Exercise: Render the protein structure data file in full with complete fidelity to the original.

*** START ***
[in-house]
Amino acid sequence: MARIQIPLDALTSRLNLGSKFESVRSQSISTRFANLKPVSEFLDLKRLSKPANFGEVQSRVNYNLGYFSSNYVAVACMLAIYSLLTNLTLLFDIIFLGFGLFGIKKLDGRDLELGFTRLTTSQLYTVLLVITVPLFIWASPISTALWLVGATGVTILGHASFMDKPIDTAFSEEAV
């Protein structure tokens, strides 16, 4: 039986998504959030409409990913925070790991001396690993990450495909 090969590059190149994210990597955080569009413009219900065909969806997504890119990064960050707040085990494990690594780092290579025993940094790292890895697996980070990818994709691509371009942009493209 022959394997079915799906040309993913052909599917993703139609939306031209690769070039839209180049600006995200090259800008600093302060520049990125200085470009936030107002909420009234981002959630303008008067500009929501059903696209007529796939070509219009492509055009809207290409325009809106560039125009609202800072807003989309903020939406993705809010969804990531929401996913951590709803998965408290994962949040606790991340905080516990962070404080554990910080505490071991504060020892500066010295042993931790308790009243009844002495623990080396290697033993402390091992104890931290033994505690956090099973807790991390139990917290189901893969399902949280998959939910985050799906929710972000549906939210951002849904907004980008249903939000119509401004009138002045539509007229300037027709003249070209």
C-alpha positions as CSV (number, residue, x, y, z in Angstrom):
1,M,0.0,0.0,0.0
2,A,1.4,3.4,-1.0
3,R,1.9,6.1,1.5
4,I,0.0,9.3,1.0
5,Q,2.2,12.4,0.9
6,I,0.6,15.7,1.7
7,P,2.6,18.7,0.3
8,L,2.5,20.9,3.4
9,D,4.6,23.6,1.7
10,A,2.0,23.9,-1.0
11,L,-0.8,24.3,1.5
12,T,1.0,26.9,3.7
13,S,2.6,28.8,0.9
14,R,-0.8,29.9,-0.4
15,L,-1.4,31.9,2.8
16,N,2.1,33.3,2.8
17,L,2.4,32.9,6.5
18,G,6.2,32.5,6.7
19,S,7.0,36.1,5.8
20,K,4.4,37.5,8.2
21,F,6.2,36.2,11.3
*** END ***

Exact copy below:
[in-house]
Amino acid sequence: MARIQIPLDALTSRLNLGSKFESVRSQSISTRFANLKPVSEFLDLKRLSKPANFGEVQSRVNYNLGYFSSNYVAVACMLAIYSLLTNLTLLFDIIFLGFGLFGIKKLDGRDLELGFTRLTTSQLYTVLLVITVPLFIWASPISTALWLVGATGVTILGHASFMDKPIDTAFSEEAV
């Protein structure tokens, strides 16, 4: 039986998504959030409409990913925070790991001396690993990450495909 090969590059190149994210990597955080569009413009219900065909969806997504890119990064960050707040085990494990690594780092290579025993940094790292890895697996980070990818994709691509371009942009493209 022959394997079915799906040309993913052909599917993703139609939306031209690769070039839209180049600006995200090259800008600093302060520049990125200085470009936030107002909420009234981002959630303008008067500009929501059903696209007529796939070509219009492509055009809207290409325009809106560039125009609202800072807003989309903020939406993705809010969804990531929401996913951590709803998965408290994962949040606790991340905080516990962070404080554990910080505490071991504060020892500066010295042993931790308790009243009844002495623990080396290697033993402390091992104890931290033994505690956090099973807790991390139990917290189901893969399902949280998959939910985050799906929710972000549906939210951002849904907004980008249903939000119509401004009138002045539509007229300037027709003249070209």
C-alpha positions as CSV (number, residue, x, y, z in Angstrom):
1,M,0.0,0.0,0.0
2,A,1.4,3.4,-1.0
3,R,1.9,6.1,1.5
4,I,0.0,9.3,1.0
5,Q,2.2,12.4,0.9
6,I,0.6,15.7,1.7
7,P,2.6,18.7,0.3
8,L,2.5,20.9,3.4
9,D,4.6,23.6,1.7
10,A,2.0,23.9,-1.0
11,L,-0.8,24.3,1.5
12,T,1.0,26.9,3.7
13,S,2.6,28.8,0.9
14,R,-0.8,29.9,-0.4
15,L,-1.4,31.9,2.8
16,N,2.1,33.3,2.8
17,L,2.4,32.9,6.5
18,G,6.2,32.5,6.7
19,S,7.0,36.1,5.8
20,K,4.4,37.5,8.2
21,F,6.2,36.2,11.3